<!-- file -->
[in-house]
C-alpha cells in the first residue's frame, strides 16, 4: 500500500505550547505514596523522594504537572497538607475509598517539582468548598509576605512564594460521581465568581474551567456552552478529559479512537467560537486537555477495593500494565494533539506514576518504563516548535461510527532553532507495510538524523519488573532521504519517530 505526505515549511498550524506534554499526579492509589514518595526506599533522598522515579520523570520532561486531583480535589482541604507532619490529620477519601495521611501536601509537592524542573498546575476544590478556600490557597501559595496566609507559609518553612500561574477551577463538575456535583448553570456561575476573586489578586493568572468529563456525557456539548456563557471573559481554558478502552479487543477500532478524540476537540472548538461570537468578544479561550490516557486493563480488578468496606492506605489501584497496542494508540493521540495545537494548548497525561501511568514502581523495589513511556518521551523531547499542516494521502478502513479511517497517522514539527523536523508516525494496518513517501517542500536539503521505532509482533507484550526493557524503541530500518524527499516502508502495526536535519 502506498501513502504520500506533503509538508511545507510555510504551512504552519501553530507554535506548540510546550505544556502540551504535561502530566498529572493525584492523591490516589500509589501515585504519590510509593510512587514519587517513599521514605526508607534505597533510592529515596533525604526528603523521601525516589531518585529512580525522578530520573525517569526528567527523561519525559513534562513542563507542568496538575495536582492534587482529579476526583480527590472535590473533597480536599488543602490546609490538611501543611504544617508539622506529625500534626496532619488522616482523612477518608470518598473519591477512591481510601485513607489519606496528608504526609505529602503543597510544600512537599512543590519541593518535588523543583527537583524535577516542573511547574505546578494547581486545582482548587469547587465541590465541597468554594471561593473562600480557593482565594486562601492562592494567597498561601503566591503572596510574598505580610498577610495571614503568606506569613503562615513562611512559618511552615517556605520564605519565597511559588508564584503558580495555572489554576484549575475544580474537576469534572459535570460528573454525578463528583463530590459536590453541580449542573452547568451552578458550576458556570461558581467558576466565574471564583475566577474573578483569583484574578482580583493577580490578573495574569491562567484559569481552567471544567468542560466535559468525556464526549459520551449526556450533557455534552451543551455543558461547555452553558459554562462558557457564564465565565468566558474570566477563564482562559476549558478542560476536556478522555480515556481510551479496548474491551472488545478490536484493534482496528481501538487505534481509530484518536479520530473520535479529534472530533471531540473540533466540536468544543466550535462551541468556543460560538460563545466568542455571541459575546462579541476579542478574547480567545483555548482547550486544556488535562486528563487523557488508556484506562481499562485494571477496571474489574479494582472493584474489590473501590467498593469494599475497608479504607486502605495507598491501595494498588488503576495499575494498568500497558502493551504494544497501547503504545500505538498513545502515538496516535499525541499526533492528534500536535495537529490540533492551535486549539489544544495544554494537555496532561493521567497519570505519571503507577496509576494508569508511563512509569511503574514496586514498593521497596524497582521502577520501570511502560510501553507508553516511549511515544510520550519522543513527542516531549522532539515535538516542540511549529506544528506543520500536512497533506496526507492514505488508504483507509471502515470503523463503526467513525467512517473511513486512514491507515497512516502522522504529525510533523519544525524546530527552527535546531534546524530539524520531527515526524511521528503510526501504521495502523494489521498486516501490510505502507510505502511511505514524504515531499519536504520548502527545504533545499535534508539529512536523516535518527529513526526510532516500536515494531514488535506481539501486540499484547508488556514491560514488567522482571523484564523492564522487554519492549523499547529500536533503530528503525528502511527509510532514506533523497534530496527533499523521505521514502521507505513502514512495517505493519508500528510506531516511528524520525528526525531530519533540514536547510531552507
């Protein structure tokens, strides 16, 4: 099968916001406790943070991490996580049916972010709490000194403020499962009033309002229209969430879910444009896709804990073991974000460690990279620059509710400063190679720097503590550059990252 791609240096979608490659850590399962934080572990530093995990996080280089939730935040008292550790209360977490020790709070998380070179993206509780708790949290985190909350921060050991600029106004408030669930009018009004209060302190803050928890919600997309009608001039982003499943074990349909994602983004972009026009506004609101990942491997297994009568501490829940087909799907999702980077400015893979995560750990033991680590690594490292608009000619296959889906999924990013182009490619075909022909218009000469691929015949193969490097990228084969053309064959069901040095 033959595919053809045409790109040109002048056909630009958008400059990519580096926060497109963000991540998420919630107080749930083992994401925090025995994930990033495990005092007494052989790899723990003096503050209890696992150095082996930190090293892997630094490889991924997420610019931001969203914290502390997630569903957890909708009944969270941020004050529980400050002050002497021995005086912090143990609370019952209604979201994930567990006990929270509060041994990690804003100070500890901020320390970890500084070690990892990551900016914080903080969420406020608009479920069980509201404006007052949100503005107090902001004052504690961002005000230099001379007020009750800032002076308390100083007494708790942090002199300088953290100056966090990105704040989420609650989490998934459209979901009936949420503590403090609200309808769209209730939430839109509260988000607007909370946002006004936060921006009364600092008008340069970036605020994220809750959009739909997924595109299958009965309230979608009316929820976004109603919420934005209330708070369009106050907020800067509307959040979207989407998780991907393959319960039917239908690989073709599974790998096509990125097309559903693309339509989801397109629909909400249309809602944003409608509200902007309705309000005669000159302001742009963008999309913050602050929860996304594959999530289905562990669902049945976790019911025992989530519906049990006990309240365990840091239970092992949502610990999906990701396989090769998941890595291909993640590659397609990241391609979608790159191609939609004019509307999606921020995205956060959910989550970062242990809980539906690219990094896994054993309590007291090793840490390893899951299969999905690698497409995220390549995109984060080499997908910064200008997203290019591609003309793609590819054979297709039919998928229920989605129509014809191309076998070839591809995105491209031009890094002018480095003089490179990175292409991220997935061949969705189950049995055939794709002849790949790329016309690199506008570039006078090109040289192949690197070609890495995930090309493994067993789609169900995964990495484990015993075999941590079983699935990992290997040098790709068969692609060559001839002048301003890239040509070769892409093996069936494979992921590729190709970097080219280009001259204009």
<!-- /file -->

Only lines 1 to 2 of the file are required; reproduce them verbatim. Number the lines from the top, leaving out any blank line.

[in-house]
C-alpha cells in the first residue's frame, strides 16, 4: 500500500505550547505514596523522594504537572497538607475509598517539582468548598509576605512564594460521581465568581474551567456552552478529559479512537467560537486537555477495593500494565494533539506514576518504563516548535461510527532553532507495510538524523519488573532521504519517530 505526505515549511498550524506534554499526579492509589514518595526506599533522598522515579520523570520532561486531583480535589482541604507532619490529620477519601495521611501536601509537592524542573498546575476544590478556600490557597501559595496566609507559609518553612500561574477551577463538575456535583448553570456561575476573586489578586493568572468529563456525557456539548456563557471573559481554558478502552479487543477500532478524540476537540472548538461570537468578544479561550490516557486493563480488578468496606492506605489501584497496542494508540493521540495545537494548548497525561501511568514502581523495589513511556518521551523531547499542516494521502478502513479511517497517522514539527523536523508516525494496518513517501517542500536539503521505532509482533507484550526493557524503541530500518524527499516502508502495526536535519 502506498501513502504520500506533503509538508511545507510555510504551512504552519501553530507554535506548540510546550505544556502540551504535561502530566498529572493525584492523591490516589500509589501515585504519590510509593510512587514519587517513599521514605526508607534505597533510592529515596533525604526528603523521601525516589531518585529512580525522578530520573525517569526528567527523561519525559513534562513542563507542568496538575495536582492534587482529579476526583480527590472535590473533597480536599488543602490546609490538611501543611504544617508539622506529625500534626496532619488522616482523612477518608470518598473519591477512591481510601485513607489519606496528608504526609505529602503543597510544600512537599512543590519541593518535588523543583527537583524535577516542573511547574505546578494547581486545582482548587469547587465541590465541597468554594471561593473562600480557593482565594486562601492562592494567597498561601503566591503572596510574598505580610498577610495571614503568606506569613503562615513562611512559618511552615517556605520564605519565597511559588508564584503558580495555572489554576484549575475544580474537576469534572459535570460528573454525578463528583463530590459536590453541580449542573452547568451552578458550576458556570461558581467558576466565574471564583475566577474573578483569583484574578482580583493577580490578573495574569491562567484559569481552567471544567468542560466535559468525556464526549459520551449526556450533557455534552451543551455543558461547555452553558459554562462558557457564564465565565468566558474570566477563564482562559476549558478542560476536556478522555480515556481510551479496548474491551472488545478490536484493534482496528481501538487505534481509530484518536479520530473520535479529534472530533471531540473540533466540536468544543466550535462551541468556543460560538460563545466568542455571541459575546462579541476579542478574547480567545483555548482547550486544556488535562486528563487523557488508556484506562481499562485494571477496571474489574479494582472493584474489590473501590467498593469494599475497608479504607486502605495507598491501595494498588488503576495499575494498568500497558502493551504494544497501547503504545500505538498513545502515538496516535499525541499526533492528534500536535495537529490540533492551535486549539489544544495544554494537555496532561493521567497519570505519571503507577496509576494508569508511563512509569511503574514496586514498593521497596524497582521502577520501570511502560510501553507508553516511549511515544510520550519522543513527542516531549522532539515535538516542540511549529506544528506543520500536512497533506496526507492514505488508504483507509471502515470503523463503526467513525467512517473511513486512514491507515497512516502522522504529525510533523519544525524546530527552527535546531534546524530539524520531527515526524511521528503510526501504521495502523494489521498486516501490510505502507510505502511511505514524504515531499519536504520548502527545504533545499535534508539529512536523516535518527529513526526510532516500536515494531514488535506481539501486540499484547508488556514491560514488567522482571523484564523492564522487554519492549523499547529500536533503530528503525528502511527509510532514506533523497534530496527533499523521505521514502521507505513502514512495517505493519508500528510506531516511528524520525528526525531530519533540514536547510531552507